Born Aug. 1, 1921, in Las Vegas, Kramer lived his early childhood years there and learned about playing cards. He carried the nickname Jake -- a gambler's term for the jacks in the deck -- all his life. He often said he learned from those card games the value of playing the percentages, and he did so both on and off the tennis court.
Kramer became a star player almost from the moment he left Montebello High School in 1939 to play doubles for the U.S. Davis Cup team.
His business ventures were as sound as his approach to tennis -- make a big serve, putting your opponent on his heels, and follow it in for a winning volley.
At the height of his tennis career, he was asked to endorse a racket. When Wilson Sporting Goods sent him the racket, he discarded his favorite Don Budge signature model and played for a while with this new Wilson Kramer. But he hated it and was struggling to beat his barnstorming opponent at the time, Bobby Riggs.
He sent it back to Wilson, but the firm wanted a racket with his name on it, so he told them to take his Budge racket and repaint the lamination.
Kramer played with it and it became the most popular racket ever manufactured. Wilson eventually sold more than 30 million and finally renegotiated the original deal with Kramer that had him getting 2.5% of racket sales.
"We just did a flat rate," he said. "I understood. I was making more money than the president of Wilson Sporting Goods."
Ever since his barnstorming days in Australia, Kramer had owned racehorses, and as recently as Labor Day weekend, he went to Del Mar to watch them.
In his playing days, there were severe restrictions on taking money out of Australia, so Kramer took some of his purse winnings in racehorses.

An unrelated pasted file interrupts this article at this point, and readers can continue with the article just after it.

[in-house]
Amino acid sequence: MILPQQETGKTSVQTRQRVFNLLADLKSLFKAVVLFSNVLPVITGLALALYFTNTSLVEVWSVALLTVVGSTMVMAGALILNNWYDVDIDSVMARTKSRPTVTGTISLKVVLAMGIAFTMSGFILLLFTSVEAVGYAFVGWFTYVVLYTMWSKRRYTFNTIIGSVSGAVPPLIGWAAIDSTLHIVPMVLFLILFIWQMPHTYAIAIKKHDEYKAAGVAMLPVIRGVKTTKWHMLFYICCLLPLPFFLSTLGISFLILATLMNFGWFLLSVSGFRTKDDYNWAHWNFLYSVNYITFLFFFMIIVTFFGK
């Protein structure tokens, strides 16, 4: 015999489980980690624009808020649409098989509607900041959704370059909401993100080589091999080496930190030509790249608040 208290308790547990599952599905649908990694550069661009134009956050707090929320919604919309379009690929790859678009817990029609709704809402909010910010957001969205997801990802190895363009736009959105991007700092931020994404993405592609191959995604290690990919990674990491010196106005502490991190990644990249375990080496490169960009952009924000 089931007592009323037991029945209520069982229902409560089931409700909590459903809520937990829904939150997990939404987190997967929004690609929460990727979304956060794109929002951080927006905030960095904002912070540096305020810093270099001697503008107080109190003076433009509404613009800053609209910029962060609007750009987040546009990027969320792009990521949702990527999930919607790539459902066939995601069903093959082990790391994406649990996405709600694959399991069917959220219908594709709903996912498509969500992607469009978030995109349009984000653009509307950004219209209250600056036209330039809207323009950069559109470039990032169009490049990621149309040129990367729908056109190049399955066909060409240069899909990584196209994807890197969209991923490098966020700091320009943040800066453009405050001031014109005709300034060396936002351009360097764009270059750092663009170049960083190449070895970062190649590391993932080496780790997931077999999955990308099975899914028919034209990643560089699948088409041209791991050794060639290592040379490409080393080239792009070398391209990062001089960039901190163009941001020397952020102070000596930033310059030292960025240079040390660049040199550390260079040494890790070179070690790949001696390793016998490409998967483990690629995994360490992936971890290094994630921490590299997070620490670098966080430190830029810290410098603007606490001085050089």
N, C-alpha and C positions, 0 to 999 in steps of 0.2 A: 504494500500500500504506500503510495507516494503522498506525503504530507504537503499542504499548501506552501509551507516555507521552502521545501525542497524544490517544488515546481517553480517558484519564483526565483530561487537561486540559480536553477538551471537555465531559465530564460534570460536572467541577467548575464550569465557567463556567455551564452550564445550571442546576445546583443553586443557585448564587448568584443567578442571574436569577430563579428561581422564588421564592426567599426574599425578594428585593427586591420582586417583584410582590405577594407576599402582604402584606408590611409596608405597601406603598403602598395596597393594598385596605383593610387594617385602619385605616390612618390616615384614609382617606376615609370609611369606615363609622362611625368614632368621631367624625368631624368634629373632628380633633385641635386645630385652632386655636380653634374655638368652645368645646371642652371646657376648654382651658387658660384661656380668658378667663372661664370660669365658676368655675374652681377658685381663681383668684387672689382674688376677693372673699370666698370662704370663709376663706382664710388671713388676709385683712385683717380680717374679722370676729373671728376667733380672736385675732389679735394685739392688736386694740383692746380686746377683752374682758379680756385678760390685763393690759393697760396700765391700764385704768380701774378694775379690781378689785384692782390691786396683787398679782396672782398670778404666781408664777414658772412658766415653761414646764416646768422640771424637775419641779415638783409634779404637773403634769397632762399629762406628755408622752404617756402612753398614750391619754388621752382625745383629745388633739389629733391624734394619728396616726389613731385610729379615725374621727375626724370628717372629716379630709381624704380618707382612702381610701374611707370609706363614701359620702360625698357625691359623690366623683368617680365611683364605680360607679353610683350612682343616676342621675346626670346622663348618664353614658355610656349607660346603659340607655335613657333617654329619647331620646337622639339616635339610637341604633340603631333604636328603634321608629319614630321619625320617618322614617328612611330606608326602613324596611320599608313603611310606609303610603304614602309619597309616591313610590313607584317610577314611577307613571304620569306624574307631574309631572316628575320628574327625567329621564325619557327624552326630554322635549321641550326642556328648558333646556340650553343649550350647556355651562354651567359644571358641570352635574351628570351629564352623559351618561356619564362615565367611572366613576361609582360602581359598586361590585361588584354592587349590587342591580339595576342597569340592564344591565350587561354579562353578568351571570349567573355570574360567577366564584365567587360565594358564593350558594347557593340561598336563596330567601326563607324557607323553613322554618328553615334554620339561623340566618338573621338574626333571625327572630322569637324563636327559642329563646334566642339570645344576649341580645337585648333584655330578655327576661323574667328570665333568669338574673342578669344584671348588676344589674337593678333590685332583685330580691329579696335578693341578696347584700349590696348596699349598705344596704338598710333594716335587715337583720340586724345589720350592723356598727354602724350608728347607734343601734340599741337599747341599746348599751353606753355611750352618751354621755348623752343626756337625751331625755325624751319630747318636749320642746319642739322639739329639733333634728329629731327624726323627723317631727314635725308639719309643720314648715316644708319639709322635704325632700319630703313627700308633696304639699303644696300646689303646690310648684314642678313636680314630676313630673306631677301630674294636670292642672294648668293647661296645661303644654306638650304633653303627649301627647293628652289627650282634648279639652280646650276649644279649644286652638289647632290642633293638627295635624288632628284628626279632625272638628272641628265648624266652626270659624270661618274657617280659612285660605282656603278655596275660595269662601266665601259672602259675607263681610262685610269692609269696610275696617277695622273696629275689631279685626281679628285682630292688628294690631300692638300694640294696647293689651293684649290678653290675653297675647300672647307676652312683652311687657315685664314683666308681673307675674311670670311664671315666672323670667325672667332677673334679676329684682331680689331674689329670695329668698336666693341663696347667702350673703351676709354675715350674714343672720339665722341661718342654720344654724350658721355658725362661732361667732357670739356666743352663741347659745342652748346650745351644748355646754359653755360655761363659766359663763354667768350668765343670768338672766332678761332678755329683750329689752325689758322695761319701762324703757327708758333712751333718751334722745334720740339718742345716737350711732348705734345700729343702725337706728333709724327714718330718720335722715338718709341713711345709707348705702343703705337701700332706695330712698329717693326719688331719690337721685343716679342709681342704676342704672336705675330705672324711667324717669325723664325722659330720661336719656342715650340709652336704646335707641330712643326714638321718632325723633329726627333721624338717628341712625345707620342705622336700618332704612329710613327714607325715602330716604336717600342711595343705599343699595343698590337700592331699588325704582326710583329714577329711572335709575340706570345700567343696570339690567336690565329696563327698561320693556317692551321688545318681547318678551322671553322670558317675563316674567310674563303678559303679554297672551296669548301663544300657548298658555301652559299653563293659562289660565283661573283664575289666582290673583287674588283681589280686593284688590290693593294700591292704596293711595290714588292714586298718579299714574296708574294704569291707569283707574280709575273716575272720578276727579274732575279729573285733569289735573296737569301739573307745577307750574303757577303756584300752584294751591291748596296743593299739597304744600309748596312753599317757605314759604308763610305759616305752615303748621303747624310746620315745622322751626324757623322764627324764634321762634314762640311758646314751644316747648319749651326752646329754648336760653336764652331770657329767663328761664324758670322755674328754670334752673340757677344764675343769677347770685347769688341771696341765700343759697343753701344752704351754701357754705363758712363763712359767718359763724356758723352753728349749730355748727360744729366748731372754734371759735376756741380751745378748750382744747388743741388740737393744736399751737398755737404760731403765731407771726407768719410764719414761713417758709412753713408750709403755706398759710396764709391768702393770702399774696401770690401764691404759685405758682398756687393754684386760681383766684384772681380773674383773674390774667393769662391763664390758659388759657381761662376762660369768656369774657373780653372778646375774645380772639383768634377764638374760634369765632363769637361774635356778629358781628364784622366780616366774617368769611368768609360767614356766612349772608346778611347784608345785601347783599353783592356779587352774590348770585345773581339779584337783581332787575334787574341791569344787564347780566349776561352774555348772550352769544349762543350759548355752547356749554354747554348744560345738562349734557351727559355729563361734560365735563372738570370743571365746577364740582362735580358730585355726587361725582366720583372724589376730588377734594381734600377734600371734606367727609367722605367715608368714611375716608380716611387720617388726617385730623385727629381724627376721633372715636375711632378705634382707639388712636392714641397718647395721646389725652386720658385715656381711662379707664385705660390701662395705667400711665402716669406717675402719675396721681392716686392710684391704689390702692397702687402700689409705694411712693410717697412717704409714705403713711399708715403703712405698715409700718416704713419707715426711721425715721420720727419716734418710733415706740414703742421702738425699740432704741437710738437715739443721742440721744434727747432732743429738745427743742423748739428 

"I remember as a kid going down to the docks in San Pedro," said Bob Kramer. "They'd be unloading the horses and dad said they were ours. I could never understand why I couldn't ride them."
For a while, the Kramer family owned and operated the Jack Kramer Tennis Club in Rolling Hills Estates. Players such as Tracy Austin and Pete Sampras grew up playing the game there.
But Kramer eventually realized that tennis clubs were not as lucrative as golf courses. So he bought Los Serranos Country Club in the late 1950s and added an additional 18 holes to the Chino Hills public layout in 1962.
He had a long-standing relationship with the Pacific Southwest tennis tournament, which began at the L.A. Tennis Club in 1927 and has remained in the city under various names and sponsorships and at various sites.
Kramer served as tournament director and tournament chairman, and from 1979-83 it was known as the Jack Kramer Open. Today, the annual summer event at the UCLA Tennis Center is run by Bob Kramer.
At this year's event, Jack Kramer saw his last live tennis match. He sat courtside in his wheelchair as Sampras played an exhibition against Marat Safin.
"Dad loved the way Pete played," Bob Kramer said, "because it was a lot like he played."
Sampras said Sunday, "He was a class act and always willing to help. I was happy to see him and say hi at the L.A. Tennis Open. This is truly a great loss for tennis."
Pam Shriver, one of the premier doubles players of all time, said, "This is like golf, when we lost Ben Hogan and Gene Sarazen. He was somebody who transcends the sport and who helped build what we have today."
Kramer was always upbeat and positive.
His friend and longtime doubles partner, Schroeder -- a practicing cynic -- once said that when Kramer was around, "The world was automatically a happier place."
Kramer and his wife, Gloria, who died in 2008, always called their five children "the five perfect sons."
Besides Bob, Kramer is survived by sons David, Michael, John and Ron.
Bob Kramer said an announcement of a memorial service is forthcoming.
Times staff writer Diane Pucin contributed to this report.
Jack Kramer dies at 88; champion ushered in era of pro tennis
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